Health Research Policy & Systems – Using narratives to impact health policy-making: a systematic review

R Fadlallah et al ; https://health-policy-systems.biomedcentral.com/articles/10.1186/s12961-019-0423-4

“There is increased interest in using narratives or storytelling to influence health policies. We aimed to systematically review the evidence on the use of narratives to impact the health policy-making process….”

“…We synthesised the findings narratively and presented the results stratified according to the following stages of the policy cycle: (1) agenda-setting, (2) policy formulation, (3) policy adoption, (4) policy implementation and (5) policy evaluation. Additionally, we presented the knowledge gaps relevant to using narrative to impact health policy-making….”

“…The existing evidence base precludes any robust inferences about the impact of narrative interventions on health policy-making….”

Third World Thematics (Introductory article of a Collection) – Studying the state: a Global South perspective

E Nicholls; https://www.tandfonline.com/doi/abs/10.1080/23802014.2018.1575769?journalCode=rtwt20#.XHzmWmyai1s.twitter

This introductory article presents an overview of the collection. It places its importance in relation to relevant literature and critically highlights the importance of and contributions to each of the articles in this collection. The introduction also stresses the importance of continuing to study the state, particularly from the perspective of the Global South. This entails looking at the state both as an real “thing” as an object of theory. The Introduction emphasizes the polycentric understanding of the state that the collection adopts and the diversity and complementarity between the articles presented. Above all the Introduction highlights the relevance, importance and originality of the collection of articles as a whole and as individual pieces of scholarship.”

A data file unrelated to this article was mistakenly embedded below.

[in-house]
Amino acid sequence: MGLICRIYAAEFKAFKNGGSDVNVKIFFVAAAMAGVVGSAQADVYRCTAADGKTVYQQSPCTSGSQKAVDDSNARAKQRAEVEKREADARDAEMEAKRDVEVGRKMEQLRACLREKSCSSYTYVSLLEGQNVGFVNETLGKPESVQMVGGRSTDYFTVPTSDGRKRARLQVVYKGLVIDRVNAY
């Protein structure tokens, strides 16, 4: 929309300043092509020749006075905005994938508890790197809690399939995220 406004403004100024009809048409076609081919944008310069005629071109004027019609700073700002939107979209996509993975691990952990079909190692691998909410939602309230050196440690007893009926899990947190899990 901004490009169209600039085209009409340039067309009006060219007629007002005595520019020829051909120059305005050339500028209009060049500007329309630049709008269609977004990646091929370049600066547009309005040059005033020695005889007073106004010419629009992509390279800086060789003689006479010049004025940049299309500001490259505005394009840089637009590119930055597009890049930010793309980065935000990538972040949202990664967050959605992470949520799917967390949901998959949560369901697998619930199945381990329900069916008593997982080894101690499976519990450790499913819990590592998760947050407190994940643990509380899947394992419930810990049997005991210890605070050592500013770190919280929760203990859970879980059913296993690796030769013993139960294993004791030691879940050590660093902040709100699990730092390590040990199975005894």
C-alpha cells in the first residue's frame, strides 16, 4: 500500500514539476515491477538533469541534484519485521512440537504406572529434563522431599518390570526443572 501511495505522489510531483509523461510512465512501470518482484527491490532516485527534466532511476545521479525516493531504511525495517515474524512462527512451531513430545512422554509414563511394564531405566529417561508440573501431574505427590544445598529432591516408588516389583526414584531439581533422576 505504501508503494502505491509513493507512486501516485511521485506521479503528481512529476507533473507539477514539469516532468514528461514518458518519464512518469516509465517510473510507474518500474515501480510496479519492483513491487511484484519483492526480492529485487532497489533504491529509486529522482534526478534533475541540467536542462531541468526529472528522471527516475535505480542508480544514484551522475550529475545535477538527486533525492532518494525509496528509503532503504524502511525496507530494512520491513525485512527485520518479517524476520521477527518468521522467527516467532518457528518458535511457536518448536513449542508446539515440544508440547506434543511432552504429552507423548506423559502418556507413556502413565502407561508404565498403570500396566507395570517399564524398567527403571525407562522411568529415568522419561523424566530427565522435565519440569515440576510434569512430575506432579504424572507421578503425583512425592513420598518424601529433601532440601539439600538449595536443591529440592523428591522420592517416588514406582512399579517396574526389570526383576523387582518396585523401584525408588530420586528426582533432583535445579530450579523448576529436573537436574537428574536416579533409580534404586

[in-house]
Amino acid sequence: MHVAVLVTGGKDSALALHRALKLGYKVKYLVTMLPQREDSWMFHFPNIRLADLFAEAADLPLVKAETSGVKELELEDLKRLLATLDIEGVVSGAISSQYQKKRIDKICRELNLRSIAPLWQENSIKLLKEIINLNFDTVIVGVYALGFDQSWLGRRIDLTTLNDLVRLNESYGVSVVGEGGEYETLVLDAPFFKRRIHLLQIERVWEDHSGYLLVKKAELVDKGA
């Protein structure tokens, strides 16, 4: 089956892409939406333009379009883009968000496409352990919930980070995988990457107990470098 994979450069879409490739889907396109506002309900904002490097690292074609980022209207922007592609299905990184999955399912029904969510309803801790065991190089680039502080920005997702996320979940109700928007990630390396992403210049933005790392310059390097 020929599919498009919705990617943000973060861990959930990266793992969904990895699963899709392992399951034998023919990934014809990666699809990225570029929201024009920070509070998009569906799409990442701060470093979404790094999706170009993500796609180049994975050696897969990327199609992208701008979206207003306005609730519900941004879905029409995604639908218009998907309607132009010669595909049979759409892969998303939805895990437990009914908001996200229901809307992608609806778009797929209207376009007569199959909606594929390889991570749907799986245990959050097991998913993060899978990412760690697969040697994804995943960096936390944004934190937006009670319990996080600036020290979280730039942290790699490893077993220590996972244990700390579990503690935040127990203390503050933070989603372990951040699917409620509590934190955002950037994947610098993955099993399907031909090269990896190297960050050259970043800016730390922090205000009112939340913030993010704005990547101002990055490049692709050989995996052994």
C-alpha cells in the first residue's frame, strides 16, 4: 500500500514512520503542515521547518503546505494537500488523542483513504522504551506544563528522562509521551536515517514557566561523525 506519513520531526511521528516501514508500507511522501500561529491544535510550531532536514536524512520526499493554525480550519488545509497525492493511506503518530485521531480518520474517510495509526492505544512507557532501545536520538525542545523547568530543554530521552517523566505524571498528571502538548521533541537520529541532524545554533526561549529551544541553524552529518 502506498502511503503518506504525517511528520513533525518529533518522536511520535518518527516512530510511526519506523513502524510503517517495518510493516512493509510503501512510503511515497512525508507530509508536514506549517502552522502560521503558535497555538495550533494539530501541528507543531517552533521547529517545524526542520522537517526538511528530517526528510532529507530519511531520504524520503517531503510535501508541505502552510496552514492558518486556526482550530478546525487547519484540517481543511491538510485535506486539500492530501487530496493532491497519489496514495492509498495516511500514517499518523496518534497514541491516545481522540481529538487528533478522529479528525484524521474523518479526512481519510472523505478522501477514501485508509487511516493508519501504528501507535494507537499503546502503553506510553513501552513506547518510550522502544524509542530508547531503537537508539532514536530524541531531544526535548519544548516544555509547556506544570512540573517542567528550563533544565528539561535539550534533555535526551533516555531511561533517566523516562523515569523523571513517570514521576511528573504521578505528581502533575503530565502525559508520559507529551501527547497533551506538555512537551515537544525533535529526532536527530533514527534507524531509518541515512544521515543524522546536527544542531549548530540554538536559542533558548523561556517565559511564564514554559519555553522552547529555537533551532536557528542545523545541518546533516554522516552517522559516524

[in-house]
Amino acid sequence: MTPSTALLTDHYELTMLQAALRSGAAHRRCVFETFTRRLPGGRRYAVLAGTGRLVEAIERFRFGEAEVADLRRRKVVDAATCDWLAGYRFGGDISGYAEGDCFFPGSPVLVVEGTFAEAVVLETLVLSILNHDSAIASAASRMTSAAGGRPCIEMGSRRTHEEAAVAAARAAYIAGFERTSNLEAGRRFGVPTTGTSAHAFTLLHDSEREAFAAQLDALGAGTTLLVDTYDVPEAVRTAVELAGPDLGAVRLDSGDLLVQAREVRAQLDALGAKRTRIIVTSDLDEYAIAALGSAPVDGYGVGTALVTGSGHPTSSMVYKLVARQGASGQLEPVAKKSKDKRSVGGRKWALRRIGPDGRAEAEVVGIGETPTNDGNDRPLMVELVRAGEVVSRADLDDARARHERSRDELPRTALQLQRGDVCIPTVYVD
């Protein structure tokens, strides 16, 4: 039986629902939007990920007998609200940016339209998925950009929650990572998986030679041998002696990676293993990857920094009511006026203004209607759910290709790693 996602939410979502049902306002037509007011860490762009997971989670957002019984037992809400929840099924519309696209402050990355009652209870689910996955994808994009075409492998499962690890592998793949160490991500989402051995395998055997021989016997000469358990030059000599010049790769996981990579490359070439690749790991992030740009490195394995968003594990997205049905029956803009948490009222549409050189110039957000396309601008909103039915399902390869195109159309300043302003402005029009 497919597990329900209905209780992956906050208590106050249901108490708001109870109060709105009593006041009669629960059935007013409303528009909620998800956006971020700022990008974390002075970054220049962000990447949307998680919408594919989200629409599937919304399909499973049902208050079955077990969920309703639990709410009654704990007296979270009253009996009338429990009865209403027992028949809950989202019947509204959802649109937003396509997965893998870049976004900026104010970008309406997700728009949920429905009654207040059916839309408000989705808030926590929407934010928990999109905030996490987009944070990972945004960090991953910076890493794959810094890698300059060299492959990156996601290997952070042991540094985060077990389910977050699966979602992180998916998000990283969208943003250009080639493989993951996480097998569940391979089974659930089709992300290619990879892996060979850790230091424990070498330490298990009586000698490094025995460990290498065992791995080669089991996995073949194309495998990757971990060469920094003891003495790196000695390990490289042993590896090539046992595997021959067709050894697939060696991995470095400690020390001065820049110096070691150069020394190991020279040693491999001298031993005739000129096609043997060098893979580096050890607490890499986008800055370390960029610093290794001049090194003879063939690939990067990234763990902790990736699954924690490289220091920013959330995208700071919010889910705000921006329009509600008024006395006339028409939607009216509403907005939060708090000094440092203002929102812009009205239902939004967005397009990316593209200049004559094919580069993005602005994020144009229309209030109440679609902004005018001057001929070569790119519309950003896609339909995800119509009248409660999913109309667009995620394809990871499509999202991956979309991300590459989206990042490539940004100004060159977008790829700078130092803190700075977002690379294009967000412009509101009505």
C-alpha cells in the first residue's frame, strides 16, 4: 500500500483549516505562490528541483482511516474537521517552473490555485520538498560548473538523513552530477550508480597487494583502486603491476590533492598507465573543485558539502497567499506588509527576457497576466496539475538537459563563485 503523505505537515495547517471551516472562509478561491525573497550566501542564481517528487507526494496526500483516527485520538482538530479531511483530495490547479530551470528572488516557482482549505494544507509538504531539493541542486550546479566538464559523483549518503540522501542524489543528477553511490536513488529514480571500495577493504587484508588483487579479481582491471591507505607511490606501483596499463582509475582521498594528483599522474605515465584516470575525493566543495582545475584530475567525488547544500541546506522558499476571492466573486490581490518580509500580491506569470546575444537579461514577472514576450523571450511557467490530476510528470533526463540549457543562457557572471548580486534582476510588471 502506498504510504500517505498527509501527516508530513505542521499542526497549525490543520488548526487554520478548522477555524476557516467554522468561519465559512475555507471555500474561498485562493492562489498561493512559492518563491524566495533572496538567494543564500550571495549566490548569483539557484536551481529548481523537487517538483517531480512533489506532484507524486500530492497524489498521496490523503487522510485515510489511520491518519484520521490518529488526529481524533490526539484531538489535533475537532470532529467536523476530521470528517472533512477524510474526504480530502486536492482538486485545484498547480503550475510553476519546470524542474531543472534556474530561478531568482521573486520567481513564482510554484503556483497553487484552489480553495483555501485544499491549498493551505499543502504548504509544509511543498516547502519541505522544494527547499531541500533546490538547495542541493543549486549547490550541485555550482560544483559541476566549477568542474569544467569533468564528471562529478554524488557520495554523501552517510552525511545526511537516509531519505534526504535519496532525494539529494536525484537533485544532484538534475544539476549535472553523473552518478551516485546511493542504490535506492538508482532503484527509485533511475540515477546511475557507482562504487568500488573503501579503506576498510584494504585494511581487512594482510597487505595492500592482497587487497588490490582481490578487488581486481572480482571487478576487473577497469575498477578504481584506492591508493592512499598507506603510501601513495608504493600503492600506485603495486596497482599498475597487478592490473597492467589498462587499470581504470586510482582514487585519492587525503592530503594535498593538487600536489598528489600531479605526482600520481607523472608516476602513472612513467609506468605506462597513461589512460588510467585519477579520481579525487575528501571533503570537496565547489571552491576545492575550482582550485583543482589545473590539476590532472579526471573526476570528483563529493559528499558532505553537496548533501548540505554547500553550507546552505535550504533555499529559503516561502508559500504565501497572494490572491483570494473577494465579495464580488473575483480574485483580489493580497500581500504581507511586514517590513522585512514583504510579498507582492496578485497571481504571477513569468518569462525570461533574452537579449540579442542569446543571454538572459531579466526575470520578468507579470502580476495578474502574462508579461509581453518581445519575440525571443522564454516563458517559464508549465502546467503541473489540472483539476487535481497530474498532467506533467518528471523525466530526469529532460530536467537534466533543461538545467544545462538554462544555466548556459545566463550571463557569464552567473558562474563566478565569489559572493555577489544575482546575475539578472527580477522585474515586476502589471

Health Research Policy & Systems – Blending integrated knowledge translation with global health governance: an approach for advancing action on a wicked problem

K M Plamondon & J Pemberton; https://health-policy-systems.biomedcentral.com/articles/10.1186/s12961-019-0424-3

The persistence of health inequities is a wicked problem for which there is strong evidence of causal roots in the maldistribution of power, resources and money within and between countries. Though the evidence is clear, the solutions are far from straightforward. Integrated knowledge translation (IKT) ought to be well suited for designing evidence-informed solutions, yet current frameworks are limited in their capacity to navigate complexity. Global health governance (GHG) also ought to be well suited to advance action, but a lack of accountability, inclusion and integration of evidence gives rise to politically driven action. Recognising a persistent struggle for meaningful action, we invite contemplation about how blending IKT with GHG could leverage the strengths of both processes to advance health equity….”

Their conclusion: “Integrated learning between these two fields, adopting principles of GHG alongside the strategies of IKT, is a promising opportunity to strengthen leadership for health equity action.”

Health Research Policy & Systems – How have researchers defined and used the concept of ‘continuity of care’ for chronic conditions in the context of resource-constrained settings? A scoping review of existing literature and a proposed conceptual framework

L Meiqari et al ; https://health-policy-systems.biomedcentral.com/articles/10.1186/s12961-019-0426-1

Within the context of the growing burden of non-communicable diseases (NCDs) globally, there is limited evidence on how researchers have explored the response to chronic health needs in the context of health policy and systems in low- and middle-income countries. Continuity of care (CoC) is one concept that represents several elements of a long-term model of care. This scoping review aims to map and describe the state of knowledge regarding how researchers in resource-constrained settings have defined and used the concept of CoC for chronic conditions in primary healthcare….”